LONDON (AP) — British authorities have quashed plans to prosecute protesters who attended a vigil for a murdered woman in breach of pandemic lockdown rules — a killing, and a response, that ignited a storm of criticism of the London police force and its attitude toward women’s safety.
The Crown Prosecution Service said Sunday that cases against six people over the March 2021 vigil in memory of Sarah Everard had been dropped because “our legal test for a prosecution was not met.”
The six had faced possible fines of up to 10,000 pounds ($12,100) for breaking COVID-19 restrictions in place at the time.
Everard, 33, was abducted, raped and killed as she walked home from a friend’s house in London. Her killer, Wayne Couzens, was a serving Metropolitan Police officer. He pleaded guilty to murder and is serving life in prison with no chance of parole.
Public anger at the police force for harboring a killer in its ranks was compounded by what many saw as heavy-handed policing of the subsequent vigil. Police banned the gathering because it breached coronavirus restrictions, but hundreds gathered anyway on Clapham Common, near where Everard was abducted. Prince William’s wife Kate was among those who attended and left flowers.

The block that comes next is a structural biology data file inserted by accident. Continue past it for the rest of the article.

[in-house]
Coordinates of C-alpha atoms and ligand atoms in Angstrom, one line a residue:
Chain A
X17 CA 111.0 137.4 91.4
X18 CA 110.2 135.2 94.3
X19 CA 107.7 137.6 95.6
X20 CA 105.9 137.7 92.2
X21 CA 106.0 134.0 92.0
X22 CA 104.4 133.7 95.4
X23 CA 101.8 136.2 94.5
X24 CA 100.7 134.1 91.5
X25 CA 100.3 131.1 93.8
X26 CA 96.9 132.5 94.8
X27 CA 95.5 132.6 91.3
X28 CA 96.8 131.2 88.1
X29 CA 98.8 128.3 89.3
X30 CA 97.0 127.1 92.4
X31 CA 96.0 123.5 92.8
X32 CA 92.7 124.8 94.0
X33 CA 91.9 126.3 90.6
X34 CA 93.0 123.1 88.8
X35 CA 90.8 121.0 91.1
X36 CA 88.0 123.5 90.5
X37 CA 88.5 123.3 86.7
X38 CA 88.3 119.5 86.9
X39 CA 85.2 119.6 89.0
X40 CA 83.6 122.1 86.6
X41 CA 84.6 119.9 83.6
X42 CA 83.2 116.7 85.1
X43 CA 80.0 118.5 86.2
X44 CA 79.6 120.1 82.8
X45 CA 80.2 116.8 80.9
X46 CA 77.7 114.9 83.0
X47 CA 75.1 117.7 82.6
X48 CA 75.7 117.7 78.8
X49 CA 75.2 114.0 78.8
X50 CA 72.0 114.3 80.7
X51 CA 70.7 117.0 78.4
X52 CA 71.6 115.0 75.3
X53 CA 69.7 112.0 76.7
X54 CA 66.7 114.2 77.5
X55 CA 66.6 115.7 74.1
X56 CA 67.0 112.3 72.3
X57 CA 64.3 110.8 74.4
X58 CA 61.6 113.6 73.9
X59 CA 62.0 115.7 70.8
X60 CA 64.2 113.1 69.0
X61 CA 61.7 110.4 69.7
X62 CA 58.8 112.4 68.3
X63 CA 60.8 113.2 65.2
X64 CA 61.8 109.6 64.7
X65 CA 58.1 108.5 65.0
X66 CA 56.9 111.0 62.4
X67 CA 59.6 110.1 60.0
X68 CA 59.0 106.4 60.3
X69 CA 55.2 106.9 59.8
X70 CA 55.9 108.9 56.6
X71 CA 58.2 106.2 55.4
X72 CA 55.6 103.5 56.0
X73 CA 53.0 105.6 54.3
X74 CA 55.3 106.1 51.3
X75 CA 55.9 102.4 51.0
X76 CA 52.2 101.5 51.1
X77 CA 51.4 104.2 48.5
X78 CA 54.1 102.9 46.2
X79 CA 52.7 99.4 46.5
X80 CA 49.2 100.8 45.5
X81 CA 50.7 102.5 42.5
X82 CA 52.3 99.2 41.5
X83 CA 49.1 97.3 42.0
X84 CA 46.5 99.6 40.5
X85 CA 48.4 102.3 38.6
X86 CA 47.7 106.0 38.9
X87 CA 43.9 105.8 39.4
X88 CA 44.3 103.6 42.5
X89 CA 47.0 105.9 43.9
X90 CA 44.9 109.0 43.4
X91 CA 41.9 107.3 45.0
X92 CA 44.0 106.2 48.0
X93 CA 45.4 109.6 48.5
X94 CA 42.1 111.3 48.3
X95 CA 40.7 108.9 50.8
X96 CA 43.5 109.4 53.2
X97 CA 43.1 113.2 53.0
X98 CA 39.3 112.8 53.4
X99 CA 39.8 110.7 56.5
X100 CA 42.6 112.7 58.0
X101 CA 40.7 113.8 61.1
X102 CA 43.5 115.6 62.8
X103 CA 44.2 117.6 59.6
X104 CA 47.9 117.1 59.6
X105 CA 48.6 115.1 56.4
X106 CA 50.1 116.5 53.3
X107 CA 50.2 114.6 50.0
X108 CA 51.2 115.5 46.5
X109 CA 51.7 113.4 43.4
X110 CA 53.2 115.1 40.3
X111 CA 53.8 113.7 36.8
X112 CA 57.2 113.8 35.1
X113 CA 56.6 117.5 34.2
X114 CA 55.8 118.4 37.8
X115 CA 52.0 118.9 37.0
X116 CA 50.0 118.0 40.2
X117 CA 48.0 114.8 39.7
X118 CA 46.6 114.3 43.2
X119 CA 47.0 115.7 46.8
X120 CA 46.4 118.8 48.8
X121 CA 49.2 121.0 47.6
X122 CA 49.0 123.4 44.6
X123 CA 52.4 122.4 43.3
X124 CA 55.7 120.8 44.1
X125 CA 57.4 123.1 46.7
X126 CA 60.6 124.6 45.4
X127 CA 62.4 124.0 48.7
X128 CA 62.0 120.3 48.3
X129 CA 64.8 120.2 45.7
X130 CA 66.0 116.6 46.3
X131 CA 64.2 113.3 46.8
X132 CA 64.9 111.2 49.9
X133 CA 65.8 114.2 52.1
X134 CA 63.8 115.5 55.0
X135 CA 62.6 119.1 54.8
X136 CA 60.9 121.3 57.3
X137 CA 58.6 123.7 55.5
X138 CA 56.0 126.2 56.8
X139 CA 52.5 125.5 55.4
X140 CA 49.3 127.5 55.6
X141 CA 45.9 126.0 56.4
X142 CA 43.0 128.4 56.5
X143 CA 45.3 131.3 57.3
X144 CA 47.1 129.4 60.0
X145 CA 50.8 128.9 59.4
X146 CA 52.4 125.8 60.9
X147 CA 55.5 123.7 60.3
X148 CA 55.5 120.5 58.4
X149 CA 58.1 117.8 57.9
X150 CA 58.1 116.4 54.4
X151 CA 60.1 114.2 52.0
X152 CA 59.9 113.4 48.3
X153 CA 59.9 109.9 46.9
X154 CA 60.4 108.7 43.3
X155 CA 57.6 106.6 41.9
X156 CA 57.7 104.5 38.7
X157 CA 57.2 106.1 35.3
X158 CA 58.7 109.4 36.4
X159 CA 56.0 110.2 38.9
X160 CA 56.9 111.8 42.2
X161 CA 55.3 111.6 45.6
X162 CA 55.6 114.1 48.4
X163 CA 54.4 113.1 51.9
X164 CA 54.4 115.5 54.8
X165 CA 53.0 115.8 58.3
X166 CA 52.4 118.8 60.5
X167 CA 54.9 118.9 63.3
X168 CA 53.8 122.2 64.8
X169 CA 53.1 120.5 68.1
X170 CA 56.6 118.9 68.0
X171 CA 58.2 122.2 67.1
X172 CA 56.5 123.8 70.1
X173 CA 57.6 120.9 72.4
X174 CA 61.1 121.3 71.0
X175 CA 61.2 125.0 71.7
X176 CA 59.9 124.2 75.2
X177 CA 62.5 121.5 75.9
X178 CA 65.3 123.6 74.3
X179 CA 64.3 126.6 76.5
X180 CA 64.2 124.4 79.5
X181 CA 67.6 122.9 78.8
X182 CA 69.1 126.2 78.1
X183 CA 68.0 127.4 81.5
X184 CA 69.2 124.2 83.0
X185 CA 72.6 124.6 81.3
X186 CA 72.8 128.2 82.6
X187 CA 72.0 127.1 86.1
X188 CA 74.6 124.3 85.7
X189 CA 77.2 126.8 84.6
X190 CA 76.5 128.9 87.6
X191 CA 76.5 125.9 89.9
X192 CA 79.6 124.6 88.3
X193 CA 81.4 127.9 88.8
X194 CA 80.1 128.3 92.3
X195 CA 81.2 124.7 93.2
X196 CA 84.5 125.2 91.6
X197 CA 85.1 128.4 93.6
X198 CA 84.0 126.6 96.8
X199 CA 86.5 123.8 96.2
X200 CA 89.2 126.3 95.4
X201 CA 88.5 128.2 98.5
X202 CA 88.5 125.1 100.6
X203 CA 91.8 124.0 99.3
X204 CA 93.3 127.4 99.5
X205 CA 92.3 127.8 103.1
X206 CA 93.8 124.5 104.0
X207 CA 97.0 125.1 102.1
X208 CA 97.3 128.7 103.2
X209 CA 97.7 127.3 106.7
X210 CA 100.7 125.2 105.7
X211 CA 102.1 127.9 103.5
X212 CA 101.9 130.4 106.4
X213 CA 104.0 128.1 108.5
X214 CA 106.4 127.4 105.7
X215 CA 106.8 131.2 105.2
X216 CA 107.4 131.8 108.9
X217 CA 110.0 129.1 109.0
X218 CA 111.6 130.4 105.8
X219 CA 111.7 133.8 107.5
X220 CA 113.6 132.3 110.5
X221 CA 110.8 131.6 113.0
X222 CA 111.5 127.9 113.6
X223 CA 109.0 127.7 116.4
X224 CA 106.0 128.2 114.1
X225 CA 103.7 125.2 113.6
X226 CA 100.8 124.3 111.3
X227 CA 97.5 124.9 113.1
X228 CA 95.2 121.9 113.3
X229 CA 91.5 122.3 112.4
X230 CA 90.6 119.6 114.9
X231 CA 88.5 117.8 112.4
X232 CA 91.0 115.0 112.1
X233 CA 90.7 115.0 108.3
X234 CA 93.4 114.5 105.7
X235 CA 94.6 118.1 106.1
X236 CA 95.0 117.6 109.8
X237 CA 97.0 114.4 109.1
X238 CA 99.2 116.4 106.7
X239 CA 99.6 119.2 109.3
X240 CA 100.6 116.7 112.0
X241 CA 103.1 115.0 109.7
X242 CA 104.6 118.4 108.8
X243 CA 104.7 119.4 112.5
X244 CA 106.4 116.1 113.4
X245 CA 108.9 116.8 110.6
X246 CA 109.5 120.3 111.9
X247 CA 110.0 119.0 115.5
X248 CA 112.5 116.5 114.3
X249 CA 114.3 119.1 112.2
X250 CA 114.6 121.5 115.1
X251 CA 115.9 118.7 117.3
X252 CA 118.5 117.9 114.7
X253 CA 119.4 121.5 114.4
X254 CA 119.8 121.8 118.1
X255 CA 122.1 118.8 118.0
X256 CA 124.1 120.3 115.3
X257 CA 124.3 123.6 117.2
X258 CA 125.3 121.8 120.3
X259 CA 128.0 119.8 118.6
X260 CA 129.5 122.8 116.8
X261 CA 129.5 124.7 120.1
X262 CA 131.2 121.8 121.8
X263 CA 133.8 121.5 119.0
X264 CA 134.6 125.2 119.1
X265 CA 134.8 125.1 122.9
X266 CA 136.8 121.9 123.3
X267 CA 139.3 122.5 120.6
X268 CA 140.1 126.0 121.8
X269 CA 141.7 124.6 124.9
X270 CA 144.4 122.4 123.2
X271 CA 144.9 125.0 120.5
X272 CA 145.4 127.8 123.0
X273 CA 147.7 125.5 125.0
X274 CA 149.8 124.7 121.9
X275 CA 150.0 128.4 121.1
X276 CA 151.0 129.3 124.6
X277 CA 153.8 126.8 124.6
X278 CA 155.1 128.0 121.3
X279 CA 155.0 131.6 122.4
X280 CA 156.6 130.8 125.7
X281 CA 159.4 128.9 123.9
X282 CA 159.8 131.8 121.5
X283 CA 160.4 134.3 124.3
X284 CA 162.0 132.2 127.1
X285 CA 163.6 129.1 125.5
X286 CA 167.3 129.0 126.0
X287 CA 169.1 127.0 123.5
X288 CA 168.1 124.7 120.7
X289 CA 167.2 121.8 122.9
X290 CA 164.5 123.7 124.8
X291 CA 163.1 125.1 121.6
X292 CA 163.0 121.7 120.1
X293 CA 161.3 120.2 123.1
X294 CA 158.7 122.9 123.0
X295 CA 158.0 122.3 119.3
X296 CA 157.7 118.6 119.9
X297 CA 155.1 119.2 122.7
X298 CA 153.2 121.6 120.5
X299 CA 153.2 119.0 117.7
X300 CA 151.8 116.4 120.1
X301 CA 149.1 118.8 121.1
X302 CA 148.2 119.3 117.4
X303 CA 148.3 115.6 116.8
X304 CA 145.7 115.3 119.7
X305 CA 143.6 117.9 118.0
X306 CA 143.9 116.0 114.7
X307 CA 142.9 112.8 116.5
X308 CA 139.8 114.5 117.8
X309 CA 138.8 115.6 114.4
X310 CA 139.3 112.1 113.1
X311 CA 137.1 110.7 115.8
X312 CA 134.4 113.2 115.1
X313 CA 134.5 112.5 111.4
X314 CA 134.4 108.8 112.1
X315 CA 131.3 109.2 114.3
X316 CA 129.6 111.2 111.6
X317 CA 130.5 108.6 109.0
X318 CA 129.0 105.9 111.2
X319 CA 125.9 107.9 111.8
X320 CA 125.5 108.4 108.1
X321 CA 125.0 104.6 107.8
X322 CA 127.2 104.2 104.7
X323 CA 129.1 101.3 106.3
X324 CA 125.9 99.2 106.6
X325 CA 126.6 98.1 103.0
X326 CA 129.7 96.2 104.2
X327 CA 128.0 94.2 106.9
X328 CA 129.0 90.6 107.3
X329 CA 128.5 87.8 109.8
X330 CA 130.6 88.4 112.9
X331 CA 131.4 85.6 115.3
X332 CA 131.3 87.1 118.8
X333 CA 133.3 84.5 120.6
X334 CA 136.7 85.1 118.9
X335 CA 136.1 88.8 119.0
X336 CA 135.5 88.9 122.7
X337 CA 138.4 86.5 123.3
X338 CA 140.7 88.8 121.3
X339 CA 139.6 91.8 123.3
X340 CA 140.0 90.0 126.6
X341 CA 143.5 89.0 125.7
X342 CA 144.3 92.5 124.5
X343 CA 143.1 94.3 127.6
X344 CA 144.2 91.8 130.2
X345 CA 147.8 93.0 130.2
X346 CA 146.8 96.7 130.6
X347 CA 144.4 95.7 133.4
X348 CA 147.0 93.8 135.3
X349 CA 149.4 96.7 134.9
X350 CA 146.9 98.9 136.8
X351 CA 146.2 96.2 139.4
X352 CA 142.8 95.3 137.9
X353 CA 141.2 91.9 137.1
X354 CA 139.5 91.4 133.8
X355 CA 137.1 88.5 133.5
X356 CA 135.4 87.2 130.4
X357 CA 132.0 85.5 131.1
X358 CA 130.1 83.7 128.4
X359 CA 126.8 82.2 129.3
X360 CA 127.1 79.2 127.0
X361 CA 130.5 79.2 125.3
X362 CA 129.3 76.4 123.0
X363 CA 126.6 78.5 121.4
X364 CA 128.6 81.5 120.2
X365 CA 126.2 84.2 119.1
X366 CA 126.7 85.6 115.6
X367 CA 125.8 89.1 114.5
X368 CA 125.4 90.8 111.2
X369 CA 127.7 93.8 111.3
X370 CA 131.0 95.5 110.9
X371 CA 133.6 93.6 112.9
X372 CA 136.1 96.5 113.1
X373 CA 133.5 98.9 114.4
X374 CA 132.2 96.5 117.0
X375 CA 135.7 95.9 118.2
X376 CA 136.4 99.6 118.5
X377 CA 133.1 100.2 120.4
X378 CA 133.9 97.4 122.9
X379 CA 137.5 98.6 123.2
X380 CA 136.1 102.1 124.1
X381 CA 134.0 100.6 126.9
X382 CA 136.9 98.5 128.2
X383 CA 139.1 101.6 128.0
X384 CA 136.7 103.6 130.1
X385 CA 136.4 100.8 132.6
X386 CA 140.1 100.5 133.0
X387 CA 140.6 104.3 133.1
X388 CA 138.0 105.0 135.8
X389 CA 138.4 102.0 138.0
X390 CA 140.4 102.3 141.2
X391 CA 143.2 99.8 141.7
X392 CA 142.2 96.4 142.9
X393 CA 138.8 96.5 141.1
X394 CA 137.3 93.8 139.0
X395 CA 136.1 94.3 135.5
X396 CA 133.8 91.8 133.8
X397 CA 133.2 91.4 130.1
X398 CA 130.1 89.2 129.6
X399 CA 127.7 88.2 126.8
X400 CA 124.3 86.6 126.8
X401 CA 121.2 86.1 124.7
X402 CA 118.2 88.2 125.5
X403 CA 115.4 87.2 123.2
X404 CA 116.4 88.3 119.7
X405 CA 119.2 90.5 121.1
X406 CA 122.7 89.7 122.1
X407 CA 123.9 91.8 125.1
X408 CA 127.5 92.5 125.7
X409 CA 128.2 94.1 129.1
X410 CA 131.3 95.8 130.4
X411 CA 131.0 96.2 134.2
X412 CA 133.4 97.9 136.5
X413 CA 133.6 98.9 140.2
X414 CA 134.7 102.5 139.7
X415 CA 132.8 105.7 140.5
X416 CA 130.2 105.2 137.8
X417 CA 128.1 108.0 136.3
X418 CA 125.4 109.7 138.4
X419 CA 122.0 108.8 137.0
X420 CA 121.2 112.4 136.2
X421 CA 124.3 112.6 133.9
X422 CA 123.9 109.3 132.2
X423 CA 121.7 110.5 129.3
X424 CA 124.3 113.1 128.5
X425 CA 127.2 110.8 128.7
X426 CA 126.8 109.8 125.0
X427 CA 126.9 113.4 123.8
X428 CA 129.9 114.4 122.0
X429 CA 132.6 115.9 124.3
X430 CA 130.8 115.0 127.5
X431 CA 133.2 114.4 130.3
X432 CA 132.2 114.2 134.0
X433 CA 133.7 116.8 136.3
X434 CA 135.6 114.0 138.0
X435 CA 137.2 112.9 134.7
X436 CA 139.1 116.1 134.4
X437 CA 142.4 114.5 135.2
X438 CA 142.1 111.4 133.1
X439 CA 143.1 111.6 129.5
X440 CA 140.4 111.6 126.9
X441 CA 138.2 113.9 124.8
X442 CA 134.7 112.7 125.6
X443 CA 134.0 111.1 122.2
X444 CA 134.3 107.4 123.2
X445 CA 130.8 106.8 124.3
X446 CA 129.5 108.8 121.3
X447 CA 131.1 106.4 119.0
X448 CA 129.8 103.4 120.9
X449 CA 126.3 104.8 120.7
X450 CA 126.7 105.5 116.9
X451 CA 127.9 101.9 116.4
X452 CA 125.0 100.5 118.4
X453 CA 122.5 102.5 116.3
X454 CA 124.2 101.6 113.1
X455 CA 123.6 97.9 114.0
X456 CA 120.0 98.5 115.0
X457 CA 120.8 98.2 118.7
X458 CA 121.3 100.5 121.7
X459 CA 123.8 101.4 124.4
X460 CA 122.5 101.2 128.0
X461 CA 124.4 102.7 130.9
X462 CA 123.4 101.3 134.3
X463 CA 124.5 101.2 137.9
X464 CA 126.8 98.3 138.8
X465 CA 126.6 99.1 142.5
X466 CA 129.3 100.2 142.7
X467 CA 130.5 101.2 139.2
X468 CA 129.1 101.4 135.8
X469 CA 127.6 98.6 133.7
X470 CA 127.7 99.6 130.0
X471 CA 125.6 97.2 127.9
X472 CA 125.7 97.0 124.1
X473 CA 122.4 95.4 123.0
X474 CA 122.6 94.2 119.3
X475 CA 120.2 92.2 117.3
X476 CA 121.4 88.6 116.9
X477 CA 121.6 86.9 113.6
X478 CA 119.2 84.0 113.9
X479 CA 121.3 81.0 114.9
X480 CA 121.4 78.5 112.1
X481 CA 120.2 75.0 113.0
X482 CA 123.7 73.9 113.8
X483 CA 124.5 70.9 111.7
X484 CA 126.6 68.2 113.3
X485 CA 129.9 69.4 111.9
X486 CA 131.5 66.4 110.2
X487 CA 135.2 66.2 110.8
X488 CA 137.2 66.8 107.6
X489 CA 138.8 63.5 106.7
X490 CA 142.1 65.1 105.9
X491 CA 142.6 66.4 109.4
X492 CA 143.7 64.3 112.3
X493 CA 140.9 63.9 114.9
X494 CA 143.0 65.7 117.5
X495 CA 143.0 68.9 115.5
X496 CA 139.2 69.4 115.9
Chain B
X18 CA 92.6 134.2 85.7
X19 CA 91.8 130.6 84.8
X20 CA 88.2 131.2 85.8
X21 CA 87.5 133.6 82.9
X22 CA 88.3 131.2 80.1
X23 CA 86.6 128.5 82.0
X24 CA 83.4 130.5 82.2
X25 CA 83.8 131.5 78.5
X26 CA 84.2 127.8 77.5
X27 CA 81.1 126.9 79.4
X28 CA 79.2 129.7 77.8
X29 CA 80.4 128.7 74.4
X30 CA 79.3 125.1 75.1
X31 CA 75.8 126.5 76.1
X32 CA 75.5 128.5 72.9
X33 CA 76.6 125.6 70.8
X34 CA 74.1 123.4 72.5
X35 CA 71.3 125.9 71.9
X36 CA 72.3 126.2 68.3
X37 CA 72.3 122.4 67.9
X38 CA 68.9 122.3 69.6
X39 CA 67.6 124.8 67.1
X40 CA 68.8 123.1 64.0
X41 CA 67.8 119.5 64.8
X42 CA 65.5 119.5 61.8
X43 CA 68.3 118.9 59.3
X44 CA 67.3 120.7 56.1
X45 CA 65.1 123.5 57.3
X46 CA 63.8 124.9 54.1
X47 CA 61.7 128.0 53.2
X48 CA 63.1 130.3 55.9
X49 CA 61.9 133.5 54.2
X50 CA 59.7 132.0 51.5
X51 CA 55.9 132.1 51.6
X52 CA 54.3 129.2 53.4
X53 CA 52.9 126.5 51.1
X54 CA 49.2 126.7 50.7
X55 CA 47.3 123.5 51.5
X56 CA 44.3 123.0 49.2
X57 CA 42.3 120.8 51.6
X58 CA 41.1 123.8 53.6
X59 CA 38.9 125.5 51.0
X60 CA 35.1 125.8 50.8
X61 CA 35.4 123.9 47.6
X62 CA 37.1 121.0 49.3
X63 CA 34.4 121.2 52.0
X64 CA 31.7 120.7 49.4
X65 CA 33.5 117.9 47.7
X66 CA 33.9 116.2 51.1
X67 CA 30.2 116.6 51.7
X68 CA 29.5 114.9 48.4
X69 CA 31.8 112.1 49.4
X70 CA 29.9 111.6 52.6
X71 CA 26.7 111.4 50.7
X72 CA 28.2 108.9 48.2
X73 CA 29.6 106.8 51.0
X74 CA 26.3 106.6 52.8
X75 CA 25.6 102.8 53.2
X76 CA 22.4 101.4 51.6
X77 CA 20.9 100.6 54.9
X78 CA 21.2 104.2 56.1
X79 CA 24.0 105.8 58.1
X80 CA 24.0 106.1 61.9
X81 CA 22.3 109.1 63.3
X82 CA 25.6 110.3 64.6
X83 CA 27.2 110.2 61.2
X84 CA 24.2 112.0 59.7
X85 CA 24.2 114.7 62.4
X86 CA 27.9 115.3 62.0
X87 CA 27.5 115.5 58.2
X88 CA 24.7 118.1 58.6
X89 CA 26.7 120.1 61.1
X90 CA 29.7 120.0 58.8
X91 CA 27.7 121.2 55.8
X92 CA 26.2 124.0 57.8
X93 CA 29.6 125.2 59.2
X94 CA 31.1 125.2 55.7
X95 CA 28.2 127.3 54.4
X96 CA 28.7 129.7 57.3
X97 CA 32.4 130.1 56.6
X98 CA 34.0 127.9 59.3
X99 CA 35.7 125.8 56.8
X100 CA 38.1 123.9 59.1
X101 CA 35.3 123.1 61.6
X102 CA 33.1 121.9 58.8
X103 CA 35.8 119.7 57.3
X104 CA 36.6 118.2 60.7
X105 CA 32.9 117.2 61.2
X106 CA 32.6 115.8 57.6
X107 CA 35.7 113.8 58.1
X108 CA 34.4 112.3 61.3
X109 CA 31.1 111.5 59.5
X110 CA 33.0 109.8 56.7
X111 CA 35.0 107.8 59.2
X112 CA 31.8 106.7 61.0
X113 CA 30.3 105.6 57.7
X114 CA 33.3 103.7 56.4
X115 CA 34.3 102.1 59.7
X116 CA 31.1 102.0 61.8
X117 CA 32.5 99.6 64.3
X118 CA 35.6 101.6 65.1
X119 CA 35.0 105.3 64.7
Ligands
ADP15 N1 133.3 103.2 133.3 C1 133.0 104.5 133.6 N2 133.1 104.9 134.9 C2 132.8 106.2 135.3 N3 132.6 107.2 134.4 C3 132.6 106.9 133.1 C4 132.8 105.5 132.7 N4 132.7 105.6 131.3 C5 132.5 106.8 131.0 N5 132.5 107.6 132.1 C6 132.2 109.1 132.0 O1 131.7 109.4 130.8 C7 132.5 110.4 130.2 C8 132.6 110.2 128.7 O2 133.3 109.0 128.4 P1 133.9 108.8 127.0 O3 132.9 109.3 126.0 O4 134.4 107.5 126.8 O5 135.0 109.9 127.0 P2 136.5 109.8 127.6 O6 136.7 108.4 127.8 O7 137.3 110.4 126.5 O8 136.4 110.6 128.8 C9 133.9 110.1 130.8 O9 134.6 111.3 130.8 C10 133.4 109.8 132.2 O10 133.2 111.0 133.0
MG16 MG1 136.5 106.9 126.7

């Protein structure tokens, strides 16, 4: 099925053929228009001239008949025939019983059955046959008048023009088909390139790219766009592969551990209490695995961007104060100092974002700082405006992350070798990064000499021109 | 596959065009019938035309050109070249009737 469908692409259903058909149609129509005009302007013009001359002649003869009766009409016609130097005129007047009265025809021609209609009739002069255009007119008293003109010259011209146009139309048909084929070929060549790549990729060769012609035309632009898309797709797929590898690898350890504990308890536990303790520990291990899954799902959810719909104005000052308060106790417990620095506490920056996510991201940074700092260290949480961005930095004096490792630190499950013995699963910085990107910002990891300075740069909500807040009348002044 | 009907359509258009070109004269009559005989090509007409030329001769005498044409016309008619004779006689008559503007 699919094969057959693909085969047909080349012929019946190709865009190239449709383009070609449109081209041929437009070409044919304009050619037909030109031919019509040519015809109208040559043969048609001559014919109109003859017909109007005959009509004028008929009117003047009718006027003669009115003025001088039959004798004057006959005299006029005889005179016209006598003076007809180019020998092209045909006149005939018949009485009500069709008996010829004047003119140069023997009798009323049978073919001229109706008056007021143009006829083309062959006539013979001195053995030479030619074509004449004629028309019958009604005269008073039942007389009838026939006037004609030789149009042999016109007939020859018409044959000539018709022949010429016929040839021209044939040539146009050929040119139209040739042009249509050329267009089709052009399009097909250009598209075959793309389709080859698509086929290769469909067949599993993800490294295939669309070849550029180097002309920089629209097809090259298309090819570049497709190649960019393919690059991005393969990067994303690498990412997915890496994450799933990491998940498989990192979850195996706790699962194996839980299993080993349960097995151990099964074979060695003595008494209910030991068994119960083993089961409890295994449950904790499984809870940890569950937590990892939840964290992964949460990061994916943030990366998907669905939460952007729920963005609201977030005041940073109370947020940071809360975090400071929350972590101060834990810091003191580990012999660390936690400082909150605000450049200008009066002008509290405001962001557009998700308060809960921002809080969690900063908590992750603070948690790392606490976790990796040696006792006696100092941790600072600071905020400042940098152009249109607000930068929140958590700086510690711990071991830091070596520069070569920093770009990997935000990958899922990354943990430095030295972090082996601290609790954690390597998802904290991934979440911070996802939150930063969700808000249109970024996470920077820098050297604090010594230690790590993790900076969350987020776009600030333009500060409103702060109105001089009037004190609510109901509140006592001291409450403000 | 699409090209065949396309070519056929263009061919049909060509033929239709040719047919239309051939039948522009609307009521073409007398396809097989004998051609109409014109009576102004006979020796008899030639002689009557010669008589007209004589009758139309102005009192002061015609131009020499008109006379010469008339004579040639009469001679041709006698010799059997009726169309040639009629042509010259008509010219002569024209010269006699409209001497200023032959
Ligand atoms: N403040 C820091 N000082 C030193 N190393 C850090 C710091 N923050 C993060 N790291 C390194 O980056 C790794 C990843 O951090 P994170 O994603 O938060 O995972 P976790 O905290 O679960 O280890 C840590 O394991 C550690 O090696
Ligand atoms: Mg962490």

Scuffles broke out when police officers tried to break up the vigil after several hours.
Organizers took the police force to court, and in February a judge ruled that police acted unlawfully when they used coronavirus restrictions to ban the vigil.
Everard’s murder was one of a string of killings in London that prompted calls for more protection for women and girls. Allegations of misogyny and bungled investigations undermined confidence in the police and forced Metropolitan Police chief Cressida Dick to step down in February.
Pippa Woodrow, a lawyer for some of the defendants, said she was delighted “that this ordeal is over and that the (prosecution service) has recognized they should never have been prosecuted."
“It is to be hoped that the Met will now turn its focus and resources towards protecting women from violence rather than seeking to silence those who speak up against it, and towards rebuilding the trust damaged by their decisions in this case,” Woodrow told The Observer newspaper.